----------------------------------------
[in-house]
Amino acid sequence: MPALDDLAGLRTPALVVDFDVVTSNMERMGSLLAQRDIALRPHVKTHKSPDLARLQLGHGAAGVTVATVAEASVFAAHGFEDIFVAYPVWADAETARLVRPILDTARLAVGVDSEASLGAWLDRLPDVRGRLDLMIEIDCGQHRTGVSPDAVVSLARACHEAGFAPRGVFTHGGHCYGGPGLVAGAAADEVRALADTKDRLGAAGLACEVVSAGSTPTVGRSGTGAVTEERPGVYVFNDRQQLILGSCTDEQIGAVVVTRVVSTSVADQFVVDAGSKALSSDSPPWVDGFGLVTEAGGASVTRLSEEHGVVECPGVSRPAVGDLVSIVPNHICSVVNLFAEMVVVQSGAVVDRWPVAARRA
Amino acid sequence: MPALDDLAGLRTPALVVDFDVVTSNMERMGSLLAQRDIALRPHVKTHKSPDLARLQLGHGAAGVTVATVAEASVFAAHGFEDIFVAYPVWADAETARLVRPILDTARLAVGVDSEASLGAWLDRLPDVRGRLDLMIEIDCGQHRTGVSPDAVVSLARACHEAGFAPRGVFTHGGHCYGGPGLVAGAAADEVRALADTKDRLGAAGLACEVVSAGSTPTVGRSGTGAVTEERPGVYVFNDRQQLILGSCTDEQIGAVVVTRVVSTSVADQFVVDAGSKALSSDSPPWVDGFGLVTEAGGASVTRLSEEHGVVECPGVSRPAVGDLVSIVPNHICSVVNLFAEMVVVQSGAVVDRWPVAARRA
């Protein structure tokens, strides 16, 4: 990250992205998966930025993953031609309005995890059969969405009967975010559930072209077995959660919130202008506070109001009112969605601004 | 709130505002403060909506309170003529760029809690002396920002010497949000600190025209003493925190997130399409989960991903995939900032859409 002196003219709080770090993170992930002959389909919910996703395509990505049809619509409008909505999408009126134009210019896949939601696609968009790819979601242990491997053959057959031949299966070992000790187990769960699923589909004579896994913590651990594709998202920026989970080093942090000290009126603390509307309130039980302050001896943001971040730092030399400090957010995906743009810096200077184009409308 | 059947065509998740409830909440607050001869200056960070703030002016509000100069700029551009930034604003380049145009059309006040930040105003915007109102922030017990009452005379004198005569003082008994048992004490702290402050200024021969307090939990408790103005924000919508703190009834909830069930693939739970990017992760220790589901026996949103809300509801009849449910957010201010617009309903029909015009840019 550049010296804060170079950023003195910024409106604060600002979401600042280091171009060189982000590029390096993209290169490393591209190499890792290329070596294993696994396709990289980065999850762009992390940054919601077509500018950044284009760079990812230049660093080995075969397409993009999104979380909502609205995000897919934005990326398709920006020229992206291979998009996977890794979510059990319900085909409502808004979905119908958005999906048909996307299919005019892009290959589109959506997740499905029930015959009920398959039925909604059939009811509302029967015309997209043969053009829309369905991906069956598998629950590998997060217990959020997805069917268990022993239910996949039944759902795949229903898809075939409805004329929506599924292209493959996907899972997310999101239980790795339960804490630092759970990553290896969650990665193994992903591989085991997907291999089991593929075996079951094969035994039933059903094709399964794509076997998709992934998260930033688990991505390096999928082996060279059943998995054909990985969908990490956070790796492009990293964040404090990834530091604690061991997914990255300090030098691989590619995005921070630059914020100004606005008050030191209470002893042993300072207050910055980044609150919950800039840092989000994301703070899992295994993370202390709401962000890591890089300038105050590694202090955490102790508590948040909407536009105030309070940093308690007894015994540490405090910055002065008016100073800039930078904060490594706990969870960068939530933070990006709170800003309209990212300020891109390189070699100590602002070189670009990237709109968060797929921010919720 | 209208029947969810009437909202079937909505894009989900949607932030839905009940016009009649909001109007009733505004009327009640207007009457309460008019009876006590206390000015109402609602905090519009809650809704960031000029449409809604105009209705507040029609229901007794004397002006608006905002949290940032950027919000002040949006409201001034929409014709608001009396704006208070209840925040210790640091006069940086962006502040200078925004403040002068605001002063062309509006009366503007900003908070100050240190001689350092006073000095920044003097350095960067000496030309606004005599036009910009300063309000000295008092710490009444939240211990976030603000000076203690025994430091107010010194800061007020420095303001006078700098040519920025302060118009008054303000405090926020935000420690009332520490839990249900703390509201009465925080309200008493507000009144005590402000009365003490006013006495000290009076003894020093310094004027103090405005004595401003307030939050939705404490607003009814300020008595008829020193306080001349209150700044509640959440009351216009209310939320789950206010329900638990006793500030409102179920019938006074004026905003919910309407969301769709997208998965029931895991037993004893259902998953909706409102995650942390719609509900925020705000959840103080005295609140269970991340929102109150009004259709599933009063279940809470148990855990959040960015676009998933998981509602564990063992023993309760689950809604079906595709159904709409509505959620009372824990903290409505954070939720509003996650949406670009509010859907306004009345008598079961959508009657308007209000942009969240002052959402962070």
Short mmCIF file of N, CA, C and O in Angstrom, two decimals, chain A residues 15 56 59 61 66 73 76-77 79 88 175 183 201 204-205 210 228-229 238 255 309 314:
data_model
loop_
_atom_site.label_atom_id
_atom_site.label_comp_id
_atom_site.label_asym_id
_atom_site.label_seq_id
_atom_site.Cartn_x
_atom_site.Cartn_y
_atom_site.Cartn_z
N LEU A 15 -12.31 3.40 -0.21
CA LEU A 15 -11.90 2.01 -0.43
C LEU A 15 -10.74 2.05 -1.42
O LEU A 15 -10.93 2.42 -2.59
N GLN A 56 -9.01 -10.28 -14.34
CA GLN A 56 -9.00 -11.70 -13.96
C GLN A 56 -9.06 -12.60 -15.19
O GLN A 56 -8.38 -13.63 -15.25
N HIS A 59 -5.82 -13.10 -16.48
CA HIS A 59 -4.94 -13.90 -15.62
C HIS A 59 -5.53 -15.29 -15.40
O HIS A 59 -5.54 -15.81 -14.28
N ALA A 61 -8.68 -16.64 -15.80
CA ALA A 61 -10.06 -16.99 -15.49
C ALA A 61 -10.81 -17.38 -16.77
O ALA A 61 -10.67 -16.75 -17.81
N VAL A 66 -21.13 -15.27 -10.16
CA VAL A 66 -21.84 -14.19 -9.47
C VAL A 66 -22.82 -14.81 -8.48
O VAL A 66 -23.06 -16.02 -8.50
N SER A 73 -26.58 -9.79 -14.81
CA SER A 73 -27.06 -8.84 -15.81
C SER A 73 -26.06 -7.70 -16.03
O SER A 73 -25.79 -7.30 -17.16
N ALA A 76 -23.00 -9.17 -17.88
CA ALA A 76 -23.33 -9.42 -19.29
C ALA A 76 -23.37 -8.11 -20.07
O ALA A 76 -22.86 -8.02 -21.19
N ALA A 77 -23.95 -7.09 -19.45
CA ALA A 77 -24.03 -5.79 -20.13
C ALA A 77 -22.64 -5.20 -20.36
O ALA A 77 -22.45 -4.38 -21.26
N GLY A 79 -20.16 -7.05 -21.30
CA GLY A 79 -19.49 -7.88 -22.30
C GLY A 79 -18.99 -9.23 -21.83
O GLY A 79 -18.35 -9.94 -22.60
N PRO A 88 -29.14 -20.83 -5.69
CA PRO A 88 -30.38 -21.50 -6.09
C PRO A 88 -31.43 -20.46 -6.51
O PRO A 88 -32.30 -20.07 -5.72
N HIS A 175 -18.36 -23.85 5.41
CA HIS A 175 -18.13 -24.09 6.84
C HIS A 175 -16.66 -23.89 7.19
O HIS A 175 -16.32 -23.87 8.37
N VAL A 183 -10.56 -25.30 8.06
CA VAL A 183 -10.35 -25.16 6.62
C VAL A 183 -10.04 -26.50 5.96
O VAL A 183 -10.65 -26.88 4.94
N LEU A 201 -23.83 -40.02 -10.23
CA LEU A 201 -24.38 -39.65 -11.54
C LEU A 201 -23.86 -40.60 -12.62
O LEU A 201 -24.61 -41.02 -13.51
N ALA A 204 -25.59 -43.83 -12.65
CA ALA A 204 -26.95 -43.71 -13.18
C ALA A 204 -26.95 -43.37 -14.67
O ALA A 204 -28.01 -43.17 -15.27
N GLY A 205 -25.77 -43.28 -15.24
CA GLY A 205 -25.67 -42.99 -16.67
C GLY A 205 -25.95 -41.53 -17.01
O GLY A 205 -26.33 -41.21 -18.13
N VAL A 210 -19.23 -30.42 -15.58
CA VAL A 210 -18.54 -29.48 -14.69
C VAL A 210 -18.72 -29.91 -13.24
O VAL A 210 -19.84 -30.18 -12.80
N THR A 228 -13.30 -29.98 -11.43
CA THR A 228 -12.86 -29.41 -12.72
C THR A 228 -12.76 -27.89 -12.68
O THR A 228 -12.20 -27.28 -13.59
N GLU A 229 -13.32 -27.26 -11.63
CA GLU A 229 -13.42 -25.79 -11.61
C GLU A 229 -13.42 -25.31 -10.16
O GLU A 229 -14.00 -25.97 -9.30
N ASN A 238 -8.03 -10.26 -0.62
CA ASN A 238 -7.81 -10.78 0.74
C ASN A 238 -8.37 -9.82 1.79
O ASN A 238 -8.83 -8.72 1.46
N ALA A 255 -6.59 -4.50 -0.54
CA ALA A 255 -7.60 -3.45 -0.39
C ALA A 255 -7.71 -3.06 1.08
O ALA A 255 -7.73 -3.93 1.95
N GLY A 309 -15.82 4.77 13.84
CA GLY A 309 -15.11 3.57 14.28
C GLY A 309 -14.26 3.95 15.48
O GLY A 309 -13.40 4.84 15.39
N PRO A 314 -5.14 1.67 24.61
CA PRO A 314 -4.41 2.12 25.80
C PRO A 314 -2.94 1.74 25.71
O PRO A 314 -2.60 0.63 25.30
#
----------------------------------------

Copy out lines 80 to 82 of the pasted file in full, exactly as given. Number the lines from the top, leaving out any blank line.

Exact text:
CA THR A 228 -12.86 -29.41 -12.72
C THR A 228 -12.76 -27.89 -12.68
O THR A 228 -12.20 -27.28 -13.59